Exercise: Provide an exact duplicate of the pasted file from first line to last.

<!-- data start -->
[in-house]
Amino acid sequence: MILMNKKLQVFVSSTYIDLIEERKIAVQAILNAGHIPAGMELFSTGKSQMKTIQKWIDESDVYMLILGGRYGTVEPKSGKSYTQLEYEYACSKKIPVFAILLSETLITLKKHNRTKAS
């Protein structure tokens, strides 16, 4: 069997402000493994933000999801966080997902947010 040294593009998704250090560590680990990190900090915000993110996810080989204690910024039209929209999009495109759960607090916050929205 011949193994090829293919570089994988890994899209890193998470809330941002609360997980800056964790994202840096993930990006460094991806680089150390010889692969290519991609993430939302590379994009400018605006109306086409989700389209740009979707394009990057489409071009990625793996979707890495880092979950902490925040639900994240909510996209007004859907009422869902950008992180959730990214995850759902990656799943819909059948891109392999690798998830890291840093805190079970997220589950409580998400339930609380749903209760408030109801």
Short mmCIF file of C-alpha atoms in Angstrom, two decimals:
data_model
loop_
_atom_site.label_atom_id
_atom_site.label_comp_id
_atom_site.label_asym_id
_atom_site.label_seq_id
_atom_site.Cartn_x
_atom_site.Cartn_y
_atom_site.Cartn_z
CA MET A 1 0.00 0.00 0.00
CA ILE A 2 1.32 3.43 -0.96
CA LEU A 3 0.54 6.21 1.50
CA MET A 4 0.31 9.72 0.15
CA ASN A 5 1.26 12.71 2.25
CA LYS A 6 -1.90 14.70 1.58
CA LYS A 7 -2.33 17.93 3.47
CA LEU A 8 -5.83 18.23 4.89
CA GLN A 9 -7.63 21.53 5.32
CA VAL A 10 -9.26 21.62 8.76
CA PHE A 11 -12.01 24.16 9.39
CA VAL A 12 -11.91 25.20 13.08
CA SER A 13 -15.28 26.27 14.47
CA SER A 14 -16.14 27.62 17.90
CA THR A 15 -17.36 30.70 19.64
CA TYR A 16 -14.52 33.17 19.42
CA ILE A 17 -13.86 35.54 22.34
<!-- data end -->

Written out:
[in-house]
Amino acid sequence: MILMNKKLQVFVSSTYIDLIEERKIAVQAILNAGHIPAGMELFSTGKSQMKTIQKWIDESDVYMLILGGRYGTVEPKSGKSYTQLEYEYACSKKIPVFAILLSETLITLKKHNRTKAS
């Protein structure tokens, strides 16, 4: 069997402000493994933000999801966080997902947010 040294593009998704250090560590680990990190900090915000993110996810080989204690910024039209929209999009495109759960607090916050929205 011949193994090829293919570089994988890994899209890193998470809330941002609360997980800056964790994202840096993930990006460094991806680089150390010889692969290519991609993430939302590379994009400018605006109306086409989700389209740009979707394009990057489409071009990625793996979707890495880092979950902490925040639900994240909510996209007004859907009422869902950008992180959730990214995850759902990656799943819909059948891109392999690798998830890291840093805190079970997220589950409580998400339930609380749903209760408030109801």
Short mmCIF file of C-alpha atoms in Angstrom, two decimals:
data_model
loop_
_atom_site.label_atom_id
_atom_site.label_comp_id
_atom_site.label_asym_id
_atom_site.label_seq_id
_atom_site.Cartn_x
_atom_site.Cartn_y
_atom_site.Cartn_z
CA MET A 1 0.00 0.00 0.00
CA ILE A 2 1.32 3.43 -0.96
CA LEU A 3 0.54 6.21 1.50
CA MET A 4 0.31 9.72 0.15
CA ASN A 5 1.26 12.71 2.25
CA LYS A 6 -1.90 14.70 1.58
CA LYS A 7 -2.33 17.93 3.47
CA LEU A 8 -5.83 18.23 4.89
CA GLN A 9 -7.63 21.53 5.32
CA VAL A 10 -9.26 21.62 8.76
CA PHE A 11 -12.01 24.16 9.39
CA VAL A 12 -11.91 25.20 13.08
CA SER A 13 -15.28 26.27 14.47
CA SER A 14 -16.14 27.62 17.90
CA THR A 15 -17.36 30.70 19.64
CA TYR A 16 -14.52 33.17 19.42
CA ILE A 17 -13.86 35.54 22.34